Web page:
Monday, 20 February 2017

Norfolk and a Bluethroat

On Saturday Colin and I went out with a view to catching up on the large number of seabirds off the North Norfolk coast and picking off one or two things on the way back.
The drive up was rather uneventful and a stop off at Choseley was rather brief due to work around the barns. We had a flock of Corn Buntings on the lane north of the houses, and there seemed to be an awful lot of partridges around. The hedges appeared to be very quiet as well, and about the only other birds of note were a distant flock of Golden Plover.
Titchwell was rather busy when we arrived. There has been a bit of work and some of the more mature trees have been removed producing a few more open areas between the centre and the car park. There wasn't much on any of the feeders-there are supposed to be a few Mealy Redpolls and Bramblings around so we headed up to the sea.
One of the Water Pipits was rather elusive on the Thornham pool. It was pretty close but tended to hide in the sedge and reed clumps. Another at the back of the pool was very flighty and never settled down to give good views. The fresh marsh held large flocks of Avocets and Golden Plovers with a few Black Tailed Godwits and Knot. Lapwing, Curlew Redshank and Grey Plover were present in small numbers in various spots and I picked up a couple of Spotted Redshanks on the tidal lagoon.
As expected most of the birders were on the beach sea watching. There were two big flocks of Common Scoter with maybe a dozen Velvets among them. Only a few Eider this time-numbers seem to have been low to non-existent for several years now, but I don't know why. After some time four Scaup dropped in-a nice bonus, and a single drake Long Tailed Duck flew in briefly saving us a trip to Holme where most of the birds are currently. There were a lot of divers and grebes, though most were very distant, and tough to identify. One or two Red Throated Divers were a bit closer in one of the scoter flocks, and some saw a Great Northern there as well. We saw four Slavonian Grebes fairly easily, but the Red Necked Grebes weren't reported, though I did see a slightly smaller grebe a long way out with a couple of Great Crested Grebes.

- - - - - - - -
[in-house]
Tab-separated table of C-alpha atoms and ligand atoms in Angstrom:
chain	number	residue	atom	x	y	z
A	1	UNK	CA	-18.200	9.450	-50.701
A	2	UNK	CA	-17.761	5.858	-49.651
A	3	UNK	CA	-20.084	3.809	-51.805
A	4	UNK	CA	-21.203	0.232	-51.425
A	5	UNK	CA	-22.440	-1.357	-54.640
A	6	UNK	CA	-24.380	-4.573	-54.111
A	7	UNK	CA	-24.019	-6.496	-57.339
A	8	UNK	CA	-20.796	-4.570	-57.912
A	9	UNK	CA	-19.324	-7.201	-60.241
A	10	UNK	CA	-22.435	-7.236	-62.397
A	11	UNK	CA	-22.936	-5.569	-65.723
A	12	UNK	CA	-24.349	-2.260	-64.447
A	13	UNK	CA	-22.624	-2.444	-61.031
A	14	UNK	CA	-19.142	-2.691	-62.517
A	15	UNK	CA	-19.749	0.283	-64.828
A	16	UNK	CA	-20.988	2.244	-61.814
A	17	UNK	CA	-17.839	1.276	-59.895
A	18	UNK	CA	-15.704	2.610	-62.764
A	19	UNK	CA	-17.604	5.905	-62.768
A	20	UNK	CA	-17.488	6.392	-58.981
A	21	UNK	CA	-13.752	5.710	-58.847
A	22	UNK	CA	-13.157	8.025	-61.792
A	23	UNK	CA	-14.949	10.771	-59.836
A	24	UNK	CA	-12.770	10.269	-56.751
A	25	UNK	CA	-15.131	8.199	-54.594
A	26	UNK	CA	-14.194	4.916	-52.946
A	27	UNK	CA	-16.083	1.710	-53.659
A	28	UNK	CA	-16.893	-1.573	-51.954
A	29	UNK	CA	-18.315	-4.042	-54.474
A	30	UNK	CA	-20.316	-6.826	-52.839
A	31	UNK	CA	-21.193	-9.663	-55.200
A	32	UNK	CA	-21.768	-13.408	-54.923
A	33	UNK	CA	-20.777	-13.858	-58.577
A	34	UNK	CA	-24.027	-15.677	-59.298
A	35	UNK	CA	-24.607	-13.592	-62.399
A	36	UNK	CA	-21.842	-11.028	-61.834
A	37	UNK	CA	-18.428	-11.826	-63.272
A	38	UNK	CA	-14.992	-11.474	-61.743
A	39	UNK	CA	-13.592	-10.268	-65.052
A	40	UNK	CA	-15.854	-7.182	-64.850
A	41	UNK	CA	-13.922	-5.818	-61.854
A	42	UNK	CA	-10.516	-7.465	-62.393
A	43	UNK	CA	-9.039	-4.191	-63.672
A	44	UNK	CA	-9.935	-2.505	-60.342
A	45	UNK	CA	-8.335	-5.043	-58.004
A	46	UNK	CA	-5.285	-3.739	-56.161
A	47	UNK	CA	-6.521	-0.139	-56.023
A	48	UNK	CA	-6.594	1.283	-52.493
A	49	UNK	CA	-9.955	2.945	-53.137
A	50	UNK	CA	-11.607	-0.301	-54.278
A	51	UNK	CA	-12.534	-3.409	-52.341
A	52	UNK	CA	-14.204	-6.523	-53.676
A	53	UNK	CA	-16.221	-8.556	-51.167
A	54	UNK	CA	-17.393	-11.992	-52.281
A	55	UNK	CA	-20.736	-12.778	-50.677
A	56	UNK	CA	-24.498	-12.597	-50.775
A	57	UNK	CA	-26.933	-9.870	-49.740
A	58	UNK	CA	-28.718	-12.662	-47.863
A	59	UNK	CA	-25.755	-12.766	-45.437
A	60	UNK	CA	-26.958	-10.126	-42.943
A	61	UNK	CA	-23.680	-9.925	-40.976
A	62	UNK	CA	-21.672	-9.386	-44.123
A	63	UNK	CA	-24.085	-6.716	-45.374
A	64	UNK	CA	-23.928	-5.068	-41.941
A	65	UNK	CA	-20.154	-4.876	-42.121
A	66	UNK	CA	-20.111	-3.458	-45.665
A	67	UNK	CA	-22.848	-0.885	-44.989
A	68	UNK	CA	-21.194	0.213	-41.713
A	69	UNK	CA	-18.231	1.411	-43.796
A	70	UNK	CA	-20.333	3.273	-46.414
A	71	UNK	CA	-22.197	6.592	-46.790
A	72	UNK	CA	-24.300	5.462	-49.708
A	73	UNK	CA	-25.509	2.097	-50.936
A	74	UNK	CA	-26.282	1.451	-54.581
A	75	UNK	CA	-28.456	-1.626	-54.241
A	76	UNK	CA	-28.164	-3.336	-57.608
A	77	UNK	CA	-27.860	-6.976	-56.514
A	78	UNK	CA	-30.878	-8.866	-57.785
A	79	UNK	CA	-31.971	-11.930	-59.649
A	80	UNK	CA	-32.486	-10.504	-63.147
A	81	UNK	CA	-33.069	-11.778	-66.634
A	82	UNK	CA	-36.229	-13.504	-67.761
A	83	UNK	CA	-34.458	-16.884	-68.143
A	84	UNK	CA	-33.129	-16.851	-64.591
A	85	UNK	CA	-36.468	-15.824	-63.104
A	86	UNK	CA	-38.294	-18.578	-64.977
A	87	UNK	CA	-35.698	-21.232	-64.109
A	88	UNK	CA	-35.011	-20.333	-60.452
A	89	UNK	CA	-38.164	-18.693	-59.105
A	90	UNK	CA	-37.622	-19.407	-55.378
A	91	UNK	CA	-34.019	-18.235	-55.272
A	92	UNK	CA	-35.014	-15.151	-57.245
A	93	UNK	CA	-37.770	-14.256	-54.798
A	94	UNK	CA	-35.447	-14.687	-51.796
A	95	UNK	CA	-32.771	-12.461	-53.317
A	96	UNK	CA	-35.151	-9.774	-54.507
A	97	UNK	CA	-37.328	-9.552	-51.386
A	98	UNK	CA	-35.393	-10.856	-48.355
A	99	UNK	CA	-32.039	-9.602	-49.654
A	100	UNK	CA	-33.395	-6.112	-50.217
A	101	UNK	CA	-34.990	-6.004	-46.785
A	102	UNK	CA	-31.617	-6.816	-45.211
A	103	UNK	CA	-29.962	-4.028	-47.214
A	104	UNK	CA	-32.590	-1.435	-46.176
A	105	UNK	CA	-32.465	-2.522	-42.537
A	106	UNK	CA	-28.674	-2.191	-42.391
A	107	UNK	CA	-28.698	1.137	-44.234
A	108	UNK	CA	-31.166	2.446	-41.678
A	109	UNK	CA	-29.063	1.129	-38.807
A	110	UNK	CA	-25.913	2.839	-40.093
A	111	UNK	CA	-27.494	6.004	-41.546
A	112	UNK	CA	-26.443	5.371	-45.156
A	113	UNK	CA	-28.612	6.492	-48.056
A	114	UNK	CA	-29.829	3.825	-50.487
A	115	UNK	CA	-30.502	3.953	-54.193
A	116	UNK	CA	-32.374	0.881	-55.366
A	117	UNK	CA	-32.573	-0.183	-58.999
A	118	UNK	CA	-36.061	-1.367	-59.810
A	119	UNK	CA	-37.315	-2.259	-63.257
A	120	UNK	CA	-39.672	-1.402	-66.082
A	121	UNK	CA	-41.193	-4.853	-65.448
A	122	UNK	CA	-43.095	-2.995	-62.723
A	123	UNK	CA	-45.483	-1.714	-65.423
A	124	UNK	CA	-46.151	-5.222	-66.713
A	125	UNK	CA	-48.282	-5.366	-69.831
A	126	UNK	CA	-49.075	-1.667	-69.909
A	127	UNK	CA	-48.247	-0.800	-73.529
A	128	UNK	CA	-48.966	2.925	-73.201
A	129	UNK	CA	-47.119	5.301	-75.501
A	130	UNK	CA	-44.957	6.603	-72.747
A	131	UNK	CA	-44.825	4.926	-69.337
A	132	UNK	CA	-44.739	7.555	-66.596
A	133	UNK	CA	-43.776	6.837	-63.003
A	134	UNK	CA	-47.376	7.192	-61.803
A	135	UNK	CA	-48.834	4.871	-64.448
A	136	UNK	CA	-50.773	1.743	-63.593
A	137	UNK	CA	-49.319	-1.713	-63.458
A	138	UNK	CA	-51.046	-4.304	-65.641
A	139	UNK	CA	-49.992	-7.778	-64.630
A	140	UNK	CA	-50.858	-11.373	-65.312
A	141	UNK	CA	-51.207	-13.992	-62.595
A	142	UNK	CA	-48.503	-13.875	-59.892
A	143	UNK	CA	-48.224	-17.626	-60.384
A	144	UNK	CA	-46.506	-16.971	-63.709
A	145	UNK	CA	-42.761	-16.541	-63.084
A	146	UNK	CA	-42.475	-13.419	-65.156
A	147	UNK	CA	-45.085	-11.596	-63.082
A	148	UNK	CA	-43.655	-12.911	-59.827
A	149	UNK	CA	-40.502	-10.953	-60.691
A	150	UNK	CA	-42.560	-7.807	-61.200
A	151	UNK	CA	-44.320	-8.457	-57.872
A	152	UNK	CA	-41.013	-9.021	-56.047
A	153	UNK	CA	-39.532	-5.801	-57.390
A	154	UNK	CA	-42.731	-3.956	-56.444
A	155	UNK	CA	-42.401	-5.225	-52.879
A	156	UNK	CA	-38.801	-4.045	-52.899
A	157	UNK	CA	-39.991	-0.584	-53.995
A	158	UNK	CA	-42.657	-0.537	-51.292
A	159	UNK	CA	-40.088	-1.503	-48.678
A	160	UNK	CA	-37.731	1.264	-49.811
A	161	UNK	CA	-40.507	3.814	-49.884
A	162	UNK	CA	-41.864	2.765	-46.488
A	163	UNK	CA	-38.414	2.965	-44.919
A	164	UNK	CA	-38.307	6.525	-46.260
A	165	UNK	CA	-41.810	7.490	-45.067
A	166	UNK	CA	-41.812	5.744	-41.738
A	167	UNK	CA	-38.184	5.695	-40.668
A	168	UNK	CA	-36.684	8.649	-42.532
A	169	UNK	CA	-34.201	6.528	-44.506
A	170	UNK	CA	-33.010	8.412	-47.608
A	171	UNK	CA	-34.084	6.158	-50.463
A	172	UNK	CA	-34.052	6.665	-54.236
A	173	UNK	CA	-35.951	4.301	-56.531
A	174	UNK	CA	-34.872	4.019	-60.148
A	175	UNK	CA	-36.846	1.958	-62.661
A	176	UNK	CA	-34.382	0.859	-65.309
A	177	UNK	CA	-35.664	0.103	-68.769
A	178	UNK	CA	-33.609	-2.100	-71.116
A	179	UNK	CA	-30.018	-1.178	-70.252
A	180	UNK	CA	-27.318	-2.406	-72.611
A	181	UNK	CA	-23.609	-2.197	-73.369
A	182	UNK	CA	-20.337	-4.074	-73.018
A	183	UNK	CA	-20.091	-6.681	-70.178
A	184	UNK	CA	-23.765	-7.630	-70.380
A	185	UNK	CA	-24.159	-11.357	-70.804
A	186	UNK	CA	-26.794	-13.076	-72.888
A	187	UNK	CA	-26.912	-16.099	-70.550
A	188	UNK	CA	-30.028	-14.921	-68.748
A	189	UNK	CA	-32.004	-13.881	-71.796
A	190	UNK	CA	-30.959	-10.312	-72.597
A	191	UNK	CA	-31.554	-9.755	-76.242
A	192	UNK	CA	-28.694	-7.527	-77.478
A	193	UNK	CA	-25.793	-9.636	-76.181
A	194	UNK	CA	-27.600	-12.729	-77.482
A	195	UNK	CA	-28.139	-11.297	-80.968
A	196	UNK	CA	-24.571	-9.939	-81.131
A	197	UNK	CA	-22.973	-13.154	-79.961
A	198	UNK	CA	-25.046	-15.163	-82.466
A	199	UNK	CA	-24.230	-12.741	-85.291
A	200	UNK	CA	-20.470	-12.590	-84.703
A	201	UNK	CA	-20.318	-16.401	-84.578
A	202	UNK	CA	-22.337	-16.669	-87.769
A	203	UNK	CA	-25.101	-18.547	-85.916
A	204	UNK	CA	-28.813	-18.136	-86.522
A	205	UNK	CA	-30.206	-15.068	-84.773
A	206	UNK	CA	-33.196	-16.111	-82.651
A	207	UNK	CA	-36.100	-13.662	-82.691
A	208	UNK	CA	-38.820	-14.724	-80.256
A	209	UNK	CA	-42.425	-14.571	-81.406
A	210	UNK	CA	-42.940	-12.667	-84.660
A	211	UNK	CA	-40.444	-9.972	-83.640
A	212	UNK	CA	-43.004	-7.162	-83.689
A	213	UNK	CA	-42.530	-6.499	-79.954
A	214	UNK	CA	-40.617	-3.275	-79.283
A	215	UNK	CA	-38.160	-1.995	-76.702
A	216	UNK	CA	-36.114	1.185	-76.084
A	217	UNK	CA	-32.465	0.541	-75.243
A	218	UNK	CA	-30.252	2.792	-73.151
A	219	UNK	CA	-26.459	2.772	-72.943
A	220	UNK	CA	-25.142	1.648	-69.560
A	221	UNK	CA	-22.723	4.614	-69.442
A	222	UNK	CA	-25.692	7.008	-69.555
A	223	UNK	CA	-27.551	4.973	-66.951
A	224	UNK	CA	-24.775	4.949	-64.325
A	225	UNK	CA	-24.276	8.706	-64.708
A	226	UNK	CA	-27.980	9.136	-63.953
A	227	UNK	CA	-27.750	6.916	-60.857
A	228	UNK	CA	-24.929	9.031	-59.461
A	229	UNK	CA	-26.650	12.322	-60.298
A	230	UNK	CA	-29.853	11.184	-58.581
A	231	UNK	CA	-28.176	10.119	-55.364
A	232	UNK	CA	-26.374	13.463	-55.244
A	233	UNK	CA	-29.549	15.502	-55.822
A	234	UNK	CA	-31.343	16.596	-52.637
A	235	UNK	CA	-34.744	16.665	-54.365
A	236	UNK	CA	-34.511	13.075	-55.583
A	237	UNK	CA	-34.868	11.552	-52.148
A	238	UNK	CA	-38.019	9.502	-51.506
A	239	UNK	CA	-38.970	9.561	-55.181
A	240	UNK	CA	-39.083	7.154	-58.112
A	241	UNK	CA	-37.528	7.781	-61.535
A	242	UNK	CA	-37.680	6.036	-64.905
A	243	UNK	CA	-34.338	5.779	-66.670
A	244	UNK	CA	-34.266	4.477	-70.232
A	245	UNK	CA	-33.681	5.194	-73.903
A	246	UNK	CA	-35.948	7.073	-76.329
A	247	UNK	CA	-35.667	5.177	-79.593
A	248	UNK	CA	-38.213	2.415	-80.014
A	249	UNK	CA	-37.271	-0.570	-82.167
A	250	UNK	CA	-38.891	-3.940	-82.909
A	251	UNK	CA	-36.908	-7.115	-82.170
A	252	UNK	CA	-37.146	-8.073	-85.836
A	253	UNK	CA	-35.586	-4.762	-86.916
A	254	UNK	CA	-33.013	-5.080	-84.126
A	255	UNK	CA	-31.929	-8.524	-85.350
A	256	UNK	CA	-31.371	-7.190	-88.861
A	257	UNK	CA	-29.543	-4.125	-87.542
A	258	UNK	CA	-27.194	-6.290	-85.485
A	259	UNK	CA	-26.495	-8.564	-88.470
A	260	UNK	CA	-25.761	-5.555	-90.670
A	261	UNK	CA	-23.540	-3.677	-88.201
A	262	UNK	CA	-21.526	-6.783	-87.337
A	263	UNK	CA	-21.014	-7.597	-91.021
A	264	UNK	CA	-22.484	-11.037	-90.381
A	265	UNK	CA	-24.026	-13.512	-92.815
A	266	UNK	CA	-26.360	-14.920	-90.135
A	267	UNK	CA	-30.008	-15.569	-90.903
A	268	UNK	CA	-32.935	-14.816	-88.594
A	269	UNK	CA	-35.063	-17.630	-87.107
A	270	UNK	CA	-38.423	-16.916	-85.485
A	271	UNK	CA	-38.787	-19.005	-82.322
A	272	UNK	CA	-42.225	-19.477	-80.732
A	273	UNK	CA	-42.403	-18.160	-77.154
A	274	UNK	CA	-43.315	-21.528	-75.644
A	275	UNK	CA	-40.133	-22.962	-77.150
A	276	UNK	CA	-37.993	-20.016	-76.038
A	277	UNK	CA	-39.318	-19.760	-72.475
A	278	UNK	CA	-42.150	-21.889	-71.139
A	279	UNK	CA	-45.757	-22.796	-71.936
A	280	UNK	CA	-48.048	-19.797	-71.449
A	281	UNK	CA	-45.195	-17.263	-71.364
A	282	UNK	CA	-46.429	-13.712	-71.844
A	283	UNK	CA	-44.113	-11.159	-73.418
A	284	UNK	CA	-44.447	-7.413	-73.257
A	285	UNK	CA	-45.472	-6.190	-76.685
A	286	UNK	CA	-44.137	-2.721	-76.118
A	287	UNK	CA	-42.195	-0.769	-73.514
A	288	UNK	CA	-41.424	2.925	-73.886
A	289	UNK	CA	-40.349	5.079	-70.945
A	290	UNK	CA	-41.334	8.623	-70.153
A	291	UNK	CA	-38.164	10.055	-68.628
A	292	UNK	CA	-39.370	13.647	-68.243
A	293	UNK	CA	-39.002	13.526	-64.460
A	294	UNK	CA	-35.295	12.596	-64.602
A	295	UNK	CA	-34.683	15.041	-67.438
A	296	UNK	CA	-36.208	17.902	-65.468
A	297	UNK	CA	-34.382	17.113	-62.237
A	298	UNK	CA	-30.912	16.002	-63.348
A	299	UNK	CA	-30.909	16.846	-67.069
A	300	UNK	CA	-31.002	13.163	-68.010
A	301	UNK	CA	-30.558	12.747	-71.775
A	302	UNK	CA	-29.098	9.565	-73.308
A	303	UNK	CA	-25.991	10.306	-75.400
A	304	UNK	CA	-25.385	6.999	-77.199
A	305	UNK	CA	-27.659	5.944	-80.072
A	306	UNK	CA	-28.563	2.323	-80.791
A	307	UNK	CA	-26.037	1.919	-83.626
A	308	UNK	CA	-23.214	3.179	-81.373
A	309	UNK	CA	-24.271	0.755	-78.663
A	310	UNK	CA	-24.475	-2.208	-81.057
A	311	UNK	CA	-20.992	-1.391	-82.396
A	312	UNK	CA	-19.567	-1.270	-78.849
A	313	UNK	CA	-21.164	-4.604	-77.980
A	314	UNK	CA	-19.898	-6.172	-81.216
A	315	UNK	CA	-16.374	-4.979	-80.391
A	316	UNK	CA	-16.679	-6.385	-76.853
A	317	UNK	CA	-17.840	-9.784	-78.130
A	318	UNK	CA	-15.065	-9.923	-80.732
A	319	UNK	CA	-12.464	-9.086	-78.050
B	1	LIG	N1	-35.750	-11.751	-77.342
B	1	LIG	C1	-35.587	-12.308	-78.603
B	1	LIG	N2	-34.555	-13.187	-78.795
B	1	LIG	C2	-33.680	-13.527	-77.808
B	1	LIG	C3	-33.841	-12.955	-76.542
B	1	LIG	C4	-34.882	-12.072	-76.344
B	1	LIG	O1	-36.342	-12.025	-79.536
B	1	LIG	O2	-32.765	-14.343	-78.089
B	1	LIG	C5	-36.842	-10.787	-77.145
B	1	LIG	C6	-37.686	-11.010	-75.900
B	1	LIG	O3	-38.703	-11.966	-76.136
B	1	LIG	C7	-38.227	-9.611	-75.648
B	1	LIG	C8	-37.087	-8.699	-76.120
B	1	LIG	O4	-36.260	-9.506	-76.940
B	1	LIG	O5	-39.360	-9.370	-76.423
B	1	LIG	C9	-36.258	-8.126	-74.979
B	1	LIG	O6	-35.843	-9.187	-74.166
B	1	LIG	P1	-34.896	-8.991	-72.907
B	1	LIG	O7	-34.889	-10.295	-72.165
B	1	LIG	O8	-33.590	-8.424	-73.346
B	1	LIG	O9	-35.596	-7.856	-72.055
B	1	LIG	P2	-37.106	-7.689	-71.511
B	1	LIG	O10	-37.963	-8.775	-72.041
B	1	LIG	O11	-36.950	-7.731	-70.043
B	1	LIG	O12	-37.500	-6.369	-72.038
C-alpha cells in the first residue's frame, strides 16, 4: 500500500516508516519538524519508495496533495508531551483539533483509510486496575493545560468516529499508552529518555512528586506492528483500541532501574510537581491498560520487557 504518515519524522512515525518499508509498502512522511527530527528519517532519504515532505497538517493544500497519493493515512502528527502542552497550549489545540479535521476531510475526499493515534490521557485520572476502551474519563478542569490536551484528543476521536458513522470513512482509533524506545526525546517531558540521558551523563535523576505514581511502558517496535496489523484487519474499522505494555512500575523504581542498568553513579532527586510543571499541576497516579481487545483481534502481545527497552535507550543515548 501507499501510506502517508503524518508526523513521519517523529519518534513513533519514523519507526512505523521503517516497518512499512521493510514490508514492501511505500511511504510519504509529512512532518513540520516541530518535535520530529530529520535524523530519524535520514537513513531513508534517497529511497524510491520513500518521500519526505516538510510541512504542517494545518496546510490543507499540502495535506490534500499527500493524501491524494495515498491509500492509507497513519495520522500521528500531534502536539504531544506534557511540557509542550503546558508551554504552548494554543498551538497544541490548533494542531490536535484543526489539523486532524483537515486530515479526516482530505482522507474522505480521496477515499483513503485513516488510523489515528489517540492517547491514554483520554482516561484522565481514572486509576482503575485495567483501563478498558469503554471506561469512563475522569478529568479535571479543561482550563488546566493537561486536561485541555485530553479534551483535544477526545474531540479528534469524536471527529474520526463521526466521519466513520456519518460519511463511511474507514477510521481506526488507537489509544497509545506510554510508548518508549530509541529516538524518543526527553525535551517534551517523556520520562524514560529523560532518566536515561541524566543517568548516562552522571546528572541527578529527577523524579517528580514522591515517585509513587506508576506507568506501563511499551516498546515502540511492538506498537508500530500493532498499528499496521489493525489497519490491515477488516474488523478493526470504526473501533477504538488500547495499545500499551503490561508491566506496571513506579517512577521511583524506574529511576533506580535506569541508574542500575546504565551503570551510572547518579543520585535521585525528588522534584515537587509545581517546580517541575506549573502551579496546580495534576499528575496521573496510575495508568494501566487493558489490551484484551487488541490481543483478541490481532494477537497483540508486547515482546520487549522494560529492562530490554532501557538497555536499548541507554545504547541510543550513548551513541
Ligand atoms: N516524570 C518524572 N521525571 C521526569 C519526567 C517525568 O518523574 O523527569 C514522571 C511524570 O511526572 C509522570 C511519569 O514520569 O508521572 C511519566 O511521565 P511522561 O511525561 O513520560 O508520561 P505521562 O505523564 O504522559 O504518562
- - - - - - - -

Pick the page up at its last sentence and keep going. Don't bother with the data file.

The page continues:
No Bearded Tits, Cetti's Warblers, and more surprisingly no herons, egrets, Dunlin Ruff or Snipe either. The only raptors were a pair of Marsh Harriers, so a bit of an odd morning with a lot of missed year ticks.

We left after an early lunch and headed off to Willow Tree Fen near Spalding and its over wintering Bluethroat that had been found the previous week. We arrived just as many were leaving and the news that we would have to wait 40 minutes for its next appearance. While waiting, the occasional scan of the pools and reeds produced a few duck species, one Marsh Harrier and a pair of Kestrels. Skylarks were singing over the sheep grazed fields.
Sure enough, after about 40 minutes the Bluethroat popped out and put on a good show.

  Our final stop was Deeping Lakes. There had apparently been a Cattle Egret somewhere on the reserve though information was vague, but more importantly there is a Long Eared Owl roost viewable from the main hide. We picked up a few Goosander and met a couple outside the hide with an owl sort of showing. It raised its ear tufted and opened its eyes occasionally but remained rather obscured. My first proper digiscoped attempt with the GX8 was not a great success though using the phone app as a remote control did help.

Its is a Long Eared Owl. Honest.
I think I will need to put in a bit more work-the Zeiss 35mm is big and heavy and only covers about 60% of the sensor. Might actually get better results with the 500mm lens and stacked converters, but I might even try the Questar as well.

We stopped off in the industrial area in Stevenage but there were no sign of the Waxwings. They were reported again on Sunday in several locations but no-one appears to have seen them today although there seemed to be a few birders searching.
I did however see the Peregrine briefly at lunchtime low over the Leisure Park. We assumed that the refurbishment of Southgate House most of last year had driven the bird off, but it has been seen a few times over the last few weeks.

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